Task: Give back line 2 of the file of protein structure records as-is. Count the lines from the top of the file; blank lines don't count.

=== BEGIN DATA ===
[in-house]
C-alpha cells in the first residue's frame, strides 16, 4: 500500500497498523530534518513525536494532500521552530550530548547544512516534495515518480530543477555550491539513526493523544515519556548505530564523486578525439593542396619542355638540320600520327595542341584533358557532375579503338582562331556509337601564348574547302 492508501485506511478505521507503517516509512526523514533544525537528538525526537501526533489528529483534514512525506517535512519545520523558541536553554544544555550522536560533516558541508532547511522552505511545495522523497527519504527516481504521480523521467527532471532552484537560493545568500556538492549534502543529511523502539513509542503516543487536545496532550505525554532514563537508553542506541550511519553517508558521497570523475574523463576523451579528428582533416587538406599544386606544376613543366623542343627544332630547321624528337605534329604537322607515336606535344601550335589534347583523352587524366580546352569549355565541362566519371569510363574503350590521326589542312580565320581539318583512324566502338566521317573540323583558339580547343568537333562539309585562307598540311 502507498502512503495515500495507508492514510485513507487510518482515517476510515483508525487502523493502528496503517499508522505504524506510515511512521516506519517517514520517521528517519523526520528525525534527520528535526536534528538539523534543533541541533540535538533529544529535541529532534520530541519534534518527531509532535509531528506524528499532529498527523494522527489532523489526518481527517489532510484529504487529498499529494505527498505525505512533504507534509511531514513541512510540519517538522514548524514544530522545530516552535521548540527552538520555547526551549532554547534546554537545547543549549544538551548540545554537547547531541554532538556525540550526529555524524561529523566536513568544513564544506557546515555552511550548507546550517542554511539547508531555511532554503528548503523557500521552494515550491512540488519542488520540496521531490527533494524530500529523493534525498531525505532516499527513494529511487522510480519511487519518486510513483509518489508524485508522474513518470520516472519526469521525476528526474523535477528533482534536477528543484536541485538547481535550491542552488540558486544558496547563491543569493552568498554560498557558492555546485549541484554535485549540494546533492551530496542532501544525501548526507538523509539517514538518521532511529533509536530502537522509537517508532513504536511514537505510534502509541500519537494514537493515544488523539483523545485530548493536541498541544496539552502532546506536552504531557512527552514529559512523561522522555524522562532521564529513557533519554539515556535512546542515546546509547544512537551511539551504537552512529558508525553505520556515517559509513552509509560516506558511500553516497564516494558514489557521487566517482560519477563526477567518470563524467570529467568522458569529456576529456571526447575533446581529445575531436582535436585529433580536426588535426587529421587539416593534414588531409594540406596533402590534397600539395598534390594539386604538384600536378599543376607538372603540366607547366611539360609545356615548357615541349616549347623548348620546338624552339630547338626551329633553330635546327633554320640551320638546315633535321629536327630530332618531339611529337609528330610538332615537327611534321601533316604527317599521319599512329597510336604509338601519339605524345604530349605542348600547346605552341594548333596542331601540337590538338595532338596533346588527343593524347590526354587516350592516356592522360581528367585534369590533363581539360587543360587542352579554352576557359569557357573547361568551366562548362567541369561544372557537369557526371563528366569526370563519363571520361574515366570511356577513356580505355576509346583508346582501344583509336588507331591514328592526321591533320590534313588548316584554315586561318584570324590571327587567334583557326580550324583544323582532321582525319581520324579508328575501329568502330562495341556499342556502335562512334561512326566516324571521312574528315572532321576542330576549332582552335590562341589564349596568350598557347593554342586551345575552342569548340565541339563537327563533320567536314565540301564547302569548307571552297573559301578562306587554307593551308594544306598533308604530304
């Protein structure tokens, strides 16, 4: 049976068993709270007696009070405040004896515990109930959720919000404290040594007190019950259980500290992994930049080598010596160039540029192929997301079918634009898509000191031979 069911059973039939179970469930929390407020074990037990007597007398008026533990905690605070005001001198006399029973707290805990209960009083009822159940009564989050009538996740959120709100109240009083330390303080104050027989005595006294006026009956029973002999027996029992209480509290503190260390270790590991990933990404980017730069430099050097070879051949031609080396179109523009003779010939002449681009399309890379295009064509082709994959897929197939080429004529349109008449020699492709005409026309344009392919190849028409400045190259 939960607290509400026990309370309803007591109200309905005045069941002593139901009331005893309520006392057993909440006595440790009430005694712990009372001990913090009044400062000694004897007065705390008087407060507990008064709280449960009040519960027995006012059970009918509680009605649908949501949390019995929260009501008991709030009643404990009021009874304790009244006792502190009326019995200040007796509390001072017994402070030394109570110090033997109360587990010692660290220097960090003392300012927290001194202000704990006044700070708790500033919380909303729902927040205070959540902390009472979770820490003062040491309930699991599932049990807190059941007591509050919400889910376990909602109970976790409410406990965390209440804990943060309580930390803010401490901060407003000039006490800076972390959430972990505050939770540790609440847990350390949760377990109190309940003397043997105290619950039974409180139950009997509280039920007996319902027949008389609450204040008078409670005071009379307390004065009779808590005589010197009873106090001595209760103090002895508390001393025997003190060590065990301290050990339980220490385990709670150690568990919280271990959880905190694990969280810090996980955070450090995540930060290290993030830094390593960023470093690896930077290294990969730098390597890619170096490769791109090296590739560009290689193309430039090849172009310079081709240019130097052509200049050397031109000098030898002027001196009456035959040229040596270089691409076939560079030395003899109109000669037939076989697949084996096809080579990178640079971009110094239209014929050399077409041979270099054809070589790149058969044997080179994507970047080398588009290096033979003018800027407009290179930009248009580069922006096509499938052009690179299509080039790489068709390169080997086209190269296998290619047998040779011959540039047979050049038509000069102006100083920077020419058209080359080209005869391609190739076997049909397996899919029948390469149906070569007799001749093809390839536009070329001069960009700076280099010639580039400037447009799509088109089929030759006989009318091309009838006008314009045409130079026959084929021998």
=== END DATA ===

C-alpha cells in the first residue's frame, strides 16, 4: 500500500497498523530534518513525536494532500521552530550530548547544512516534495515518480530543477555550491539513526493523544515519556548505530564523486578525439593542396619542355638540320600520327595542341584533358557532375579503338582562331556509337601564348574547302 492508501485506511478505521507503517516509512526523514533544525537528538525526537501526533489528529483534514512525506517535512519545520523558541536553554544544555550522536560533516558541508532547511522552505511545495522523497527519504527516481504521480523521467527532471532552484537560493545568500556538492549534502543529511523502539513509542503516543487536545496532550505525554532514563537508553542506541550511519553517508558521497570523475574523463576523451579528428582533416587538406599544386606544376613543366623542343627544332630547321624528337605534329604537322607515336606535344601550335589534347583523352587524366580546352569549355565541362566519371569510363574503350590521326589542312580565320581539318583512324566502338566521317573540323583558339580547343568537333562539309585562307598540311 502507498502512503495515500495507508492514510485513507487510518482515517476510515483508525487502523493502528496503517499508522505504524506510515511512521516506519517517514520517521528517519523526520528525525534527520528535526536534528538539523534543533541541533540535538533529544529535541529532534520530541519534534518527531509532535509531528506524528499532529498527523494522527489532523489526518481527517489532510484529504487529498499529494505527498505525505512533504507534509511531514513541512510540519517538522514548524514544530522545530516552535521548540527552538520555547526551549532554547534546554537545547543549549544538551548540545554537547547531541554532538556525540550526529555524524561529523566536513568544513564544506557546515555552511550548507546550517542554511539547508531555511532554503528548503523557500521552494515550491512540488519542488520540496521531490527533494524530500529523493534525498531525505532516499527513494529511487522510480519511487519518486510513483509518489508524485508522474513518470520516472519526469521525476528526474523535477528533482534536477528543484536541485538547481535550491542552488540558486544558496547563491543569493552568498554560498557558492555546485549541484554535485549540494546533492551530496542532501544525501548526507538523509539517514538518521532511529533509536530502537522509537517508532513504536511514537505510534502509541500519537494514537493515544488523539483523545485530548493536541498541544496539552502532546506536552504531557512527552514529559512523561522522555524522562532521564529513557533519554539515556535512546542515546546509547544512537551511539551504537552512529558508525553505520556515517559509513552509509560516506558511500553516497564516494558514489557521487566517482560519477563526477567518470563524467570529467568522458569529456576529456571526447575533446581529445575531436582535436585529433580536426588535426587529421587539416593534414588531409594540406596533402590534397600539395598534390594539386604538384600536378599543376607538372603540366607547366611539360609545356615548357615541349616549347623548348620546338624552339630547338626551329633553330635546327633554320640551320638546315633535321629536327630530332618531339611529337609528330610538332615537327611534321601533316604527317599521319599512329597510336604509338601519339605524345604530349605542348600547346605552341594548333596542331601540337590538338595532338596533346588527343593524347590526354587516350592516356592522360581528367585534369590533363581539360587543360587542352579554352576557359569557357573547361568551366562548362567541369561544372557537369557526371563528366569526370563519363571520361574515366570511356577513356580505355576509346583508346582501344583509336588507331591514328592526321591533320590534313588548316584554315586561318584570324590571327587567334583557326580550324583544323582532321582525319581520324579508328575501329568502330562495341556499342556502335562512334561512326566516324571521312574528315572532321576542330576549332582552335590562341589564349596568350598557347593554342586551345575552342569548340565541339563537327563533320567536314565540301564547302569548307571552297573559301578562306587554307593551308594544306598533308604530304